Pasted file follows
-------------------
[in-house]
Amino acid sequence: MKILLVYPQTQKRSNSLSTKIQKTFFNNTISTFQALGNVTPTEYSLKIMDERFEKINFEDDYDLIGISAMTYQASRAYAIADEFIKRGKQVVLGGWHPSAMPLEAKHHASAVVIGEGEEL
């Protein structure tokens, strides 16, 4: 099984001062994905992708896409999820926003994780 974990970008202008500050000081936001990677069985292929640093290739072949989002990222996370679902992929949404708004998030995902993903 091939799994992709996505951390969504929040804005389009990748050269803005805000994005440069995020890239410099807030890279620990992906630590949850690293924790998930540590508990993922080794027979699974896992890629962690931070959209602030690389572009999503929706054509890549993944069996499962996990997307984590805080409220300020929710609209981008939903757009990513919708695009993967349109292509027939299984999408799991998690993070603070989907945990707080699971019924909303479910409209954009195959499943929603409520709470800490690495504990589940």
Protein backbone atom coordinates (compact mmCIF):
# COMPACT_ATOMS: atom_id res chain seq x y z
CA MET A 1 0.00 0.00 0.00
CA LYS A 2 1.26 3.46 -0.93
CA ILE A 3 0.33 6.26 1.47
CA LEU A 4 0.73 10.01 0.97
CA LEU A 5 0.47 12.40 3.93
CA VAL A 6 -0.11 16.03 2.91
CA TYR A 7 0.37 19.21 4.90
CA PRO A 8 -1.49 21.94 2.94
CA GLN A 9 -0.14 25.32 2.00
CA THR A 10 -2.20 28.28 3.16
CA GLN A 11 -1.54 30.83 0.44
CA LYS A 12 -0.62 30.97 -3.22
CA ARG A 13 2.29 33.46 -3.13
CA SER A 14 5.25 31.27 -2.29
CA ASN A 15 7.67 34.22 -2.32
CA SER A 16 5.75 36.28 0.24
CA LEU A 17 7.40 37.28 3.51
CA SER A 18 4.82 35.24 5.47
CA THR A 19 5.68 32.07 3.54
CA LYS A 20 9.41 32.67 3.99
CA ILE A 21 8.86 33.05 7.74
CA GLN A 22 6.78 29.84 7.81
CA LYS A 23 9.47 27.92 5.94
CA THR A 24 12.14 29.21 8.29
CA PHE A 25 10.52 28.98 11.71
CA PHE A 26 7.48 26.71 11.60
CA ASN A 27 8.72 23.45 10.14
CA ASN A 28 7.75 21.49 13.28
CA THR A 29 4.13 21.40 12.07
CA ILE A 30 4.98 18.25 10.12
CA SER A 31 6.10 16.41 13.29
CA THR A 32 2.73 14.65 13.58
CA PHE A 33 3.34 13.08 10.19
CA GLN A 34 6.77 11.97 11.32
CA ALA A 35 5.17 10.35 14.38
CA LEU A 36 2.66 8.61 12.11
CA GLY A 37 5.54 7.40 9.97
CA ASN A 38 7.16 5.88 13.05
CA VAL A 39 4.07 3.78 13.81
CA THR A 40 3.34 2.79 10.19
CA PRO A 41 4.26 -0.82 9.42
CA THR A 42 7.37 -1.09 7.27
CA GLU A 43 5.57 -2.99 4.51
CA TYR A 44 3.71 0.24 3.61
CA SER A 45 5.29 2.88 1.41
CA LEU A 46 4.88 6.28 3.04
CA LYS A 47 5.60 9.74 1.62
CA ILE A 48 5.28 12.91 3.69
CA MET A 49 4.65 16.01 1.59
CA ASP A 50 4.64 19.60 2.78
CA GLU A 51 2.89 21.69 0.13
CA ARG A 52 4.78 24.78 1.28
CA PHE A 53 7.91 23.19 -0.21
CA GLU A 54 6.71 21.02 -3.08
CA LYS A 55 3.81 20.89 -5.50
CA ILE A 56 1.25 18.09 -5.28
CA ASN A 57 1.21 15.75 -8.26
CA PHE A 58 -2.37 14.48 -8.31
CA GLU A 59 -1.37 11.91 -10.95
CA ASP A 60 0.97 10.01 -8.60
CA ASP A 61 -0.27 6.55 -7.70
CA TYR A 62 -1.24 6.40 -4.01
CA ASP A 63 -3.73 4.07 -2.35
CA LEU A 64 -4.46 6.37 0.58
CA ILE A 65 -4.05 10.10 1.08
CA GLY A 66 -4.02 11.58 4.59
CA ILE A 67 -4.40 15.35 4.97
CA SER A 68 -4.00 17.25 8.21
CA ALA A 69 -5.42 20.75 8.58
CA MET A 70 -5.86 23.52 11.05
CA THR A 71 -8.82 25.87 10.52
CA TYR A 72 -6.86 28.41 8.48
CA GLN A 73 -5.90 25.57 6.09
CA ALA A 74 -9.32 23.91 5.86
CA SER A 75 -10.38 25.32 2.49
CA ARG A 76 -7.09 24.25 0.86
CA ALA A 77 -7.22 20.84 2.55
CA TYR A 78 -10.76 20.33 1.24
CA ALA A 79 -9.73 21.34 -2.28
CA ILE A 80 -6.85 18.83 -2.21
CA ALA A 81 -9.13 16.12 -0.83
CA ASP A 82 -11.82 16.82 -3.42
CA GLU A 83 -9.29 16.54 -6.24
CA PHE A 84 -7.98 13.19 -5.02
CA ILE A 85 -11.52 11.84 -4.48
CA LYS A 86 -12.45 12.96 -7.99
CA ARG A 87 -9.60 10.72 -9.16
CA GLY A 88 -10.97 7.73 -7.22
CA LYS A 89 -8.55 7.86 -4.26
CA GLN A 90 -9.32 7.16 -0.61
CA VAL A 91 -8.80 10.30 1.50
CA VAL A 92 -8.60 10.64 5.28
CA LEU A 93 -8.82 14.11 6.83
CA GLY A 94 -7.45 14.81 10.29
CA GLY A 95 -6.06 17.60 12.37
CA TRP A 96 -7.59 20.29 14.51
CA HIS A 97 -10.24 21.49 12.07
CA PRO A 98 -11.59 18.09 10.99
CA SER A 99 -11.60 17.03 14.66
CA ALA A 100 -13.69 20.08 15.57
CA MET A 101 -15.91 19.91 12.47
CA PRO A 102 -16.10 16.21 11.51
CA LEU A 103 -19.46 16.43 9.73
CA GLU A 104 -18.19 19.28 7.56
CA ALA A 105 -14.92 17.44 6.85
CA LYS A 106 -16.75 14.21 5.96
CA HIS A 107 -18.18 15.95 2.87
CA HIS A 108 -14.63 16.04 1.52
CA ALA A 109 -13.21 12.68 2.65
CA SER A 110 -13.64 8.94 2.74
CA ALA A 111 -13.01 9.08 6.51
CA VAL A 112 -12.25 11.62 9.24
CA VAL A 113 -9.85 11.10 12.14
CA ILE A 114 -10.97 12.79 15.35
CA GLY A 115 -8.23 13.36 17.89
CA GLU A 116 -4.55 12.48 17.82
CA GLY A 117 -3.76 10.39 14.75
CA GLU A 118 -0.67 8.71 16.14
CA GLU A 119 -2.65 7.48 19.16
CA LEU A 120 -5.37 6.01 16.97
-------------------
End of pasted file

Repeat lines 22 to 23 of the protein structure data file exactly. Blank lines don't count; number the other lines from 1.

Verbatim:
CA LEU A 17 7.40 37.28 3.51
CA SER A 18 4.82 35.24 5.47